GMSA to seek disclosure on terms for foreign logging operations

The Guyana Manufactur-ing and Services Associa-tion (GMSA) will be moving for access to the agreements under which all foreign investors are permitted to operate in Guyana’s forestry sector, in order to ensure they are operating within agreed parameters, president of the group Clinton Williams said on Thursday.

Williams said the GMSA would be sending its request for the agreements to the Guyana Forestry Commission (GFC), in light of concerns about the large scale exports of logs by Bai Shan Lin and Vaitarna Holdings Private Inc (VHPI) with little benefit to the country. He noted the claims made against Bai Shan Lin in every edition of Kaieteur News this week as well as an article on the operations of VHPI in Thursday’s edition of the Stabroek News.

The GMSA, Williams explained, met on Wednesday to “look at (all) Foreign Direct Investment (FDI) in the forestry sector” and to discuss possible infractions and violations on the part of said investors. He, however, said that the GMSA does not know the requirements in the agreements/contracts under which companies such as Bai Shan Lin and Vaitarna are allowed by government to extract and export logs.

GMSA’s board, he continued, has therefore asked him to request the necessary documents for perusal. Williams could not say exactly when the correspondence will be sent but he is hoping for a response by next week once it is sent.

If it is found that any company is violating the terms of its agreement, he promised that GMSA will advocate for a correction of the situation. The GMSA has no powers to take action so it will be left to the GFC to confront any delinquent company.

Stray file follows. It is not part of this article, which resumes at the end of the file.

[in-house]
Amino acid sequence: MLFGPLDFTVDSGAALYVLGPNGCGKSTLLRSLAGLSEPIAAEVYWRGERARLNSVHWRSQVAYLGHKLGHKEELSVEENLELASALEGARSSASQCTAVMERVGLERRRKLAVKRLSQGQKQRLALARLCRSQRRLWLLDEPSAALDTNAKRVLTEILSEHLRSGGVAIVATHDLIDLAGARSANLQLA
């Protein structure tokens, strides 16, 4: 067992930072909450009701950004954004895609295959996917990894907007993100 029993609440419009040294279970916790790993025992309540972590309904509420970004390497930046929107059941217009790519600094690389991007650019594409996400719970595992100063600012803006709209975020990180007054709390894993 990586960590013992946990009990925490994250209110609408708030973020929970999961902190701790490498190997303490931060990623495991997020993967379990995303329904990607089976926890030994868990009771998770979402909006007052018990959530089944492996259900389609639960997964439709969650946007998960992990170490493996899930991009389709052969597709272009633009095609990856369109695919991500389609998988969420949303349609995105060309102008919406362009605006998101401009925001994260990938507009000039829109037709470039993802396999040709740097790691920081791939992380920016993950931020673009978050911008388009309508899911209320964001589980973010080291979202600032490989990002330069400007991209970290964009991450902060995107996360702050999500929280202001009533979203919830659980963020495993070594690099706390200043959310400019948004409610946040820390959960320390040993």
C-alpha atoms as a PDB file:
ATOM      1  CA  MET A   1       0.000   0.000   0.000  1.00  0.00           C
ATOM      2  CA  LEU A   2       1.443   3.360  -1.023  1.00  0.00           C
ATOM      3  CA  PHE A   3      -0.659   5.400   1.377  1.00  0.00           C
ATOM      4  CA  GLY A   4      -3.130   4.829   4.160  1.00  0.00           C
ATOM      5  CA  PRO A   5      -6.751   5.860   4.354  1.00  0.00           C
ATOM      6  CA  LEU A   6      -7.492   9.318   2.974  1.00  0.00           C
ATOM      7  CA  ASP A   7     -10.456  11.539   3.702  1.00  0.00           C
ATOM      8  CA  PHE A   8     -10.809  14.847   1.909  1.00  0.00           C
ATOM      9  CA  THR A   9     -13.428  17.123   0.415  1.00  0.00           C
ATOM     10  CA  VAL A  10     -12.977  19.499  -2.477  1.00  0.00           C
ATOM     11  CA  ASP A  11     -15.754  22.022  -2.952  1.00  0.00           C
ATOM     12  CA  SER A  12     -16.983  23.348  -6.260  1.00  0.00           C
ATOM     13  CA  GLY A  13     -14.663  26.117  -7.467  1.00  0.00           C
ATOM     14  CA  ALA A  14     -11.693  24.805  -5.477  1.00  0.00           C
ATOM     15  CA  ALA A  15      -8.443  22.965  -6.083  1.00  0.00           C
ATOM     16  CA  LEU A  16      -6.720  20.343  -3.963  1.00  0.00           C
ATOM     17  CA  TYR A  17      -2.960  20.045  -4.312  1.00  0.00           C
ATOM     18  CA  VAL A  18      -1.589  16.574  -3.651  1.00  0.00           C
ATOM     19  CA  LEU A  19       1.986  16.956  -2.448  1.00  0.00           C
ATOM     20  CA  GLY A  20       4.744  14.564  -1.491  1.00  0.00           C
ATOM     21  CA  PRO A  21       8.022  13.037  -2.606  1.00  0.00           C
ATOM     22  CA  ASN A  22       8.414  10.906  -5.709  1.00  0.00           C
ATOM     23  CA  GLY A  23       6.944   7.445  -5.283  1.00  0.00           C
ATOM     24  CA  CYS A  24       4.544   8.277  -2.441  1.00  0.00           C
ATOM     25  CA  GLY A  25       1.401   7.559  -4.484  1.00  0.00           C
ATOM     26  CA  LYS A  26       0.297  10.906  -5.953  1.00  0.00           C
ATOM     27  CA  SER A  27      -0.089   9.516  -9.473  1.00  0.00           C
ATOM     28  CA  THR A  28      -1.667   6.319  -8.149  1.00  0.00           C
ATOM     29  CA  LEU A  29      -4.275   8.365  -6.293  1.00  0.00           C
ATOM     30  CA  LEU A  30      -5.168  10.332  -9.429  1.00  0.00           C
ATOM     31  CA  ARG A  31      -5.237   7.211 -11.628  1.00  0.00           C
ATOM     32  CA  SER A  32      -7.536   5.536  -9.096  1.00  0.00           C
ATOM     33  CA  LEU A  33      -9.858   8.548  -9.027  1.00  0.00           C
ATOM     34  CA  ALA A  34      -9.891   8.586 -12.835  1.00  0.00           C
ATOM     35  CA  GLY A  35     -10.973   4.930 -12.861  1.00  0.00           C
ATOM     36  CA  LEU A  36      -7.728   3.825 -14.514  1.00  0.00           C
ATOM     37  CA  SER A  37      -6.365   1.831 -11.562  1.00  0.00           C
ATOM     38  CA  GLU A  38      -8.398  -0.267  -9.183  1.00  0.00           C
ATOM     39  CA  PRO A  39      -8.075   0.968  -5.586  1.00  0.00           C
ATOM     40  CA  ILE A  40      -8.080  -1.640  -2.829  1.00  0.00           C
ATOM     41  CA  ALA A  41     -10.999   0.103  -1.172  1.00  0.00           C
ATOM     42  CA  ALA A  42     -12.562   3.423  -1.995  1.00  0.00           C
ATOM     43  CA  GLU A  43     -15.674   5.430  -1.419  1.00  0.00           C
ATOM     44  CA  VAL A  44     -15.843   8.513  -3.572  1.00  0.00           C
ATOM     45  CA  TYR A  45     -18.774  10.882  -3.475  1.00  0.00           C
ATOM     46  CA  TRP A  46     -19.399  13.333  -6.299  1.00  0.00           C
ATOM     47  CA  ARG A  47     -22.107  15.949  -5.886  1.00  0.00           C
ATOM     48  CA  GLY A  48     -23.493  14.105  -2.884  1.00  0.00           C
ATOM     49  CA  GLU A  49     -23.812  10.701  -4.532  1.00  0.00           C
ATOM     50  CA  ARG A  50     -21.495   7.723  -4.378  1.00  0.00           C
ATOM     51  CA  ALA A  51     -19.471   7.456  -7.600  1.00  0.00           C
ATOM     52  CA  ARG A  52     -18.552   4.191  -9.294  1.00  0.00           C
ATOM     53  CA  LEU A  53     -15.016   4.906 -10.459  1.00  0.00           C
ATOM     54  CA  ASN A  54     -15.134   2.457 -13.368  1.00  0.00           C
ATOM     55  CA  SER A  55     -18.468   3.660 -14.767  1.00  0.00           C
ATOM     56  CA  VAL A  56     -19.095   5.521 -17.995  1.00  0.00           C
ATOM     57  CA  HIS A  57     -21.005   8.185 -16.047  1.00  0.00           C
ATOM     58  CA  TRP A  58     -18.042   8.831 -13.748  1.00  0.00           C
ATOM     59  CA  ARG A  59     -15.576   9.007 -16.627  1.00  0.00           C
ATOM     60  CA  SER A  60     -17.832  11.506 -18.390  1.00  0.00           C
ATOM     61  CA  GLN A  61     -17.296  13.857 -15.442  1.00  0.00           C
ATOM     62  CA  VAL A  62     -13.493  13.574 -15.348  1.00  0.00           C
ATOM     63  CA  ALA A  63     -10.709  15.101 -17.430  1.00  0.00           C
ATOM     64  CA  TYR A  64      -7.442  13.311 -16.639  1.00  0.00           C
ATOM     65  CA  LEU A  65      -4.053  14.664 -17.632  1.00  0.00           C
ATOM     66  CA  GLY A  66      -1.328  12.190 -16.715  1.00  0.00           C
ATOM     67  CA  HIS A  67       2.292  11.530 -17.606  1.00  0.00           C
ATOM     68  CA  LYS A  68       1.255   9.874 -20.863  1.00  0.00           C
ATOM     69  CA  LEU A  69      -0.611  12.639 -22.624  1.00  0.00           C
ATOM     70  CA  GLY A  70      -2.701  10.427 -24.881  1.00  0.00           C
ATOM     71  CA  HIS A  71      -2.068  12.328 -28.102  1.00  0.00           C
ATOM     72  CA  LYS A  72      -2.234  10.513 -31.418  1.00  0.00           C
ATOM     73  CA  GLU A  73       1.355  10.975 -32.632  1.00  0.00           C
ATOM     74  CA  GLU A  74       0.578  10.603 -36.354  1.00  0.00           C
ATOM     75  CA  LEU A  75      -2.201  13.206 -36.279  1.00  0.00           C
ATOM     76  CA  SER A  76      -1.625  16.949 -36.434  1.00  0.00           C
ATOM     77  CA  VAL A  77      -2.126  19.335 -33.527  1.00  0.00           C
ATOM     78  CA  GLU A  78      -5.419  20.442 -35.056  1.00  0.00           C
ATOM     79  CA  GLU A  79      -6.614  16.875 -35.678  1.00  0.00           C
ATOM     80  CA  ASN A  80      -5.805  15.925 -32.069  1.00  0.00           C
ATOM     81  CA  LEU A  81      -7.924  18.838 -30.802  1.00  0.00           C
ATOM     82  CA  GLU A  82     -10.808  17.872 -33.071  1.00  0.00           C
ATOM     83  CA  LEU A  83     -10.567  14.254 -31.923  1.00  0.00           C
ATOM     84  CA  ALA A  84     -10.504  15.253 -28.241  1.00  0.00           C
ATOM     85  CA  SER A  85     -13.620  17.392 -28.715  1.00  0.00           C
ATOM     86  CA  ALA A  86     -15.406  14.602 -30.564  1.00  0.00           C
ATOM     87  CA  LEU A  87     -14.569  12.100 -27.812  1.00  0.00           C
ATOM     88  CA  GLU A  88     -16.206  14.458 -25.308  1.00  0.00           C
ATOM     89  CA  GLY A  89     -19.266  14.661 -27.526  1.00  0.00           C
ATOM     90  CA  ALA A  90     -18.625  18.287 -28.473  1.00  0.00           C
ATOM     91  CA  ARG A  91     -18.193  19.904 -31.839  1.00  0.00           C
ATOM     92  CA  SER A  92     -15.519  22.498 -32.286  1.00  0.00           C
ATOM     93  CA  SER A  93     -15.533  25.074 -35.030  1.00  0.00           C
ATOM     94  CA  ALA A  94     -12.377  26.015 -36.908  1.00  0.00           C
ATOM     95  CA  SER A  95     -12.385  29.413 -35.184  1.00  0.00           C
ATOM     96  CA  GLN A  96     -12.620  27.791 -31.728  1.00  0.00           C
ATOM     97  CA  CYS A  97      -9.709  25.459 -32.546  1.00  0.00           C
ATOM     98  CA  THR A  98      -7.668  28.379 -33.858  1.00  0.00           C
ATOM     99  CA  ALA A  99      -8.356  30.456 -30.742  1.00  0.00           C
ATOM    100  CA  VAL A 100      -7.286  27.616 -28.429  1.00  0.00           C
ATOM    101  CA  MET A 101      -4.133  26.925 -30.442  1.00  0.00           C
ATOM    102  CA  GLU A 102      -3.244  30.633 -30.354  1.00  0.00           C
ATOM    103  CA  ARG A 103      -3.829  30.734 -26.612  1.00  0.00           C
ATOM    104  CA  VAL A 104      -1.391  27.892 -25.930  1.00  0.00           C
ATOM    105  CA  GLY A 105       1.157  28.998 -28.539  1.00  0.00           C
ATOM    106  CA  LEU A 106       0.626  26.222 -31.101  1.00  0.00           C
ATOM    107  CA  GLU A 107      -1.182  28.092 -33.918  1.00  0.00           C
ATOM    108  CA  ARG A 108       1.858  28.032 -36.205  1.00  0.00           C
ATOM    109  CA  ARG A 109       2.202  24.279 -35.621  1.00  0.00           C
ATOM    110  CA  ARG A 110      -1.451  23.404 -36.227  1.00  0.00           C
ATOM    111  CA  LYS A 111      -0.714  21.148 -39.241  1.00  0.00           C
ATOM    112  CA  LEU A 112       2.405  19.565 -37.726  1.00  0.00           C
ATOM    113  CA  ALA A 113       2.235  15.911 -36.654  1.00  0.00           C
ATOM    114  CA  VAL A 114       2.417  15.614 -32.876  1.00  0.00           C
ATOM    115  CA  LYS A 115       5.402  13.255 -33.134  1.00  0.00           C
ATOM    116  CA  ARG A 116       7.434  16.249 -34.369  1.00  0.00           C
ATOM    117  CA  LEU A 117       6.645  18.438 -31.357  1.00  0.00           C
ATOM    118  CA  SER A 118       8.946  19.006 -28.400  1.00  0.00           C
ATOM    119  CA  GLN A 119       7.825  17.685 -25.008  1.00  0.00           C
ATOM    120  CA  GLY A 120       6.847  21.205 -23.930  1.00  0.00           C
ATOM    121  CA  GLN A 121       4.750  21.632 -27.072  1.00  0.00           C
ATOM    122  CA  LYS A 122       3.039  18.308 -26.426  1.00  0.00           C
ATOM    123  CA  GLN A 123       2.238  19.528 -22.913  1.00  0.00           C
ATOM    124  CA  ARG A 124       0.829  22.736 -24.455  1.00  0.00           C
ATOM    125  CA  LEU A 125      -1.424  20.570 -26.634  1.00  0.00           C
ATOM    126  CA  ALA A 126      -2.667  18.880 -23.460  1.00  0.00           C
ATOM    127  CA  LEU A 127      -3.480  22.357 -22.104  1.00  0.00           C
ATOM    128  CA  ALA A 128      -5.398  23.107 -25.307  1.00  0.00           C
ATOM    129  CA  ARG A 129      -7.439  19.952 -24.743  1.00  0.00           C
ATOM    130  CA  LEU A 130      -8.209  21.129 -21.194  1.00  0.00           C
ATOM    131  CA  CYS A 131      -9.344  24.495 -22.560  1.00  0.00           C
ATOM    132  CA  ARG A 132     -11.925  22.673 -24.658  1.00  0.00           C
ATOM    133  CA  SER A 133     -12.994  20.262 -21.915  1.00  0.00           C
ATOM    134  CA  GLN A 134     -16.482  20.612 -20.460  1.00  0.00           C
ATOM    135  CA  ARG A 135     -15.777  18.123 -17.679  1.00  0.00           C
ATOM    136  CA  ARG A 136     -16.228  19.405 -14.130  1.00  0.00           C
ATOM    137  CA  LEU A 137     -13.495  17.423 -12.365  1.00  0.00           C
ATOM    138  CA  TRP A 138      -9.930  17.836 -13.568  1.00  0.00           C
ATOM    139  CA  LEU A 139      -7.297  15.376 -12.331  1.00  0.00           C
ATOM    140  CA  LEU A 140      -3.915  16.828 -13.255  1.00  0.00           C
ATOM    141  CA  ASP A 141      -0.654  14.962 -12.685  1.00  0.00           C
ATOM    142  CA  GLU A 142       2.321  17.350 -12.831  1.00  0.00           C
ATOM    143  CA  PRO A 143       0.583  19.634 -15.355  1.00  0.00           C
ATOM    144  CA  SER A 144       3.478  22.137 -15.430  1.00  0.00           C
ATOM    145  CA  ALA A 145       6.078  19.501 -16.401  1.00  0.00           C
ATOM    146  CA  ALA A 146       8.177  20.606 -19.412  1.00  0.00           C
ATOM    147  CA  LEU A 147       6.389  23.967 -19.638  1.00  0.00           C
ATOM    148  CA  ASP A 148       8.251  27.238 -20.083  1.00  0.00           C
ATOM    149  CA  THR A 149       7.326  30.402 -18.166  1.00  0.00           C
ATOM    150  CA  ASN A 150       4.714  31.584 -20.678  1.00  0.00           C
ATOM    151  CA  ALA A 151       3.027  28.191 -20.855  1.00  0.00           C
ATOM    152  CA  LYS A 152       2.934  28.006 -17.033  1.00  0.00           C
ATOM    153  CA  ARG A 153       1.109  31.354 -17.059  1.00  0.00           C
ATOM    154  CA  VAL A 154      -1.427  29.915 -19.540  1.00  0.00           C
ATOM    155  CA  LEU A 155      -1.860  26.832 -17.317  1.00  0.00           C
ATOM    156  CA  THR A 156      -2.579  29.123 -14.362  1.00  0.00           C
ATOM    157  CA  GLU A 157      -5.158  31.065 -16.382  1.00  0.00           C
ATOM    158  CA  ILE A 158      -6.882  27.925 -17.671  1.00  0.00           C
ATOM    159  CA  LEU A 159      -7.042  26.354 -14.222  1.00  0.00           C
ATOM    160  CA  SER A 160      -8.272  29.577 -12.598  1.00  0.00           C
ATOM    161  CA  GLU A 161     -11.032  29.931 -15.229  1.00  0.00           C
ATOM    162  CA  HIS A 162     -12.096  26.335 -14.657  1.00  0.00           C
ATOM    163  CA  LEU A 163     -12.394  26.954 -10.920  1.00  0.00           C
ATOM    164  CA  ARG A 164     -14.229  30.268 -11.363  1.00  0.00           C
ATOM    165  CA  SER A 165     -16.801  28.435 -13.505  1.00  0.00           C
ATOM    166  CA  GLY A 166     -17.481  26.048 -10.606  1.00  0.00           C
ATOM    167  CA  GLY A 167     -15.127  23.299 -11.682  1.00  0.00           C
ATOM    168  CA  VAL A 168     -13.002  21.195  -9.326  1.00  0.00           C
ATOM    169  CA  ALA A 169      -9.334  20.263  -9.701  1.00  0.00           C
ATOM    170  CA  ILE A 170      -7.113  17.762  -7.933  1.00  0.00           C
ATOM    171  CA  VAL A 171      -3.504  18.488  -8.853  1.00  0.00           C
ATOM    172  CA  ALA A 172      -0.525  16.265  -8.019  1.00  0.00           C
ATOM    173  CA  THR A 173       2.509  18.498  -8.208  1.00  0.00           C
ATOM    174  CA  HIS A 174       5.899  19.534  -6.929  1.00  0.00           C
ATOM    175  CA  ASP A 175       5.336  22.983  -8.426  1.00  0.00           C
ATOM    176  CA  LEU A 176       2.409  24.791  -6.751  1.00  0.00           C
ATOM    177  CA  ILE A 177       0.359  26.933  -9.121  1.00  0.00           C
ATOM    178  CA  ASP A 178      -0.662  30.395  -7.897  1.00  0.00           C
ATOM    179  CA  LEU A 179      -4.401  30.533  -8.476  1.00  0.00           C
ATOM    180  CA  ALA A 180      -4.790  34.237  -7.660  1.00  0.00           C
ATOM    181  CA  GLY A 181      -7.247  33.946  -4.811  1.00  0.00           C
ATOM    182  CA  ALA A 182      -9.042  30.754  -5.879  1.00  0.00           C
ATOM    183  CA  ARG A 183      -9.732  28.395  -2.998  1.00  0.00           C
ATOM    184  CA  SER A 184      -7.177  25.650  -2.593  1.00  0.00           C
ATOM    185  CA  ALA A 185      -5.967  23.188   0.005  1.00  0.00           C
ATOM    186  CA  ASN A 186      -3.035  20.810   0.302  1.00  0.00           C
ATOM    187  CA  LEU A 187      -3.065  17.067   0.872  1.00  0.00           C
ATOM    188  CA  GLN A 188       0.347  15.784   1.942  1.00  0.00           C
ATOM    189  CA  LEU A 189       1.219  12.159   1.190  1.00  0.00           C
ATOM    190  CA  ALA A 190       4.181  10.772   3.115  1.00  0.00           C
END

President of the Private Sector Commission (PSC) Ramesh Persaud also could not comment on the legality of lack thereof of the activities of Bai Shan Lin or Vaitarna as neither he nor the commission is familiar with the details of the agreements/contracts they entered into with government. He, however, pointed out that the GMSA is taking the lead in confronting the matter and that the PSC will be offering support in whatever way it can or is required.

Processing plants and value added

On Wednesday, Stabroek News reported that Vaitarna continues to export large quantities of logs despite failing to set up a wood processing facility as per the agreements which facilitated the commencement of its operations. In January of this year, Natural Resources Minister Robert Persaud told this newspaper that the Vaitarna would start construction of a processing facility in the first quarter of this year, after which processing could begin within six or eight months.

However, though the company cleared land with the intent of setting up the facility and despite assurances by Persaud that the company is in an “advanced” stage of setting up such a facility, no construction has started.

In 2011, Persaud had said that there would be no large scale exportation of logs by the company as it was committed to downstream activities – processing. “VHPI is not here as a logging company but will be involved in value added,” the minister had said.

He had also said that the GFC informed him that VHPI’s processing facility is located at the company’s log yard at Wineperu. “The facility is being constructed on an area of approximately 30,000 square feet. The land has been cleared; the surveying and design of the structure is in progress; and construction is expected to commence in the first quarter of 2014,” Persaud explained.


The minister also said that equipment had been purchased to facilitate swift commencement of processing as soon as the facility started operations. However, there was no sight of the plant or the alluded to machinery when Stabroek News visited the area on Tuesday.

What was visible were stockpiles of logs, some of which have obviously been there a while as their markers were faded and ineligible and they were rotting. Neither Williams nor Persaud would comment on the absence of the plant as they say they are not intimate with the agreement and the timelines for such developments therein.

Both men, however, say it is imperative that government take steps to ensure that foreign companies engage in value-added activities as it affords Guyana a host of advantages and ensures the country get optimum compensation for the extraction of its non-renewable resources.


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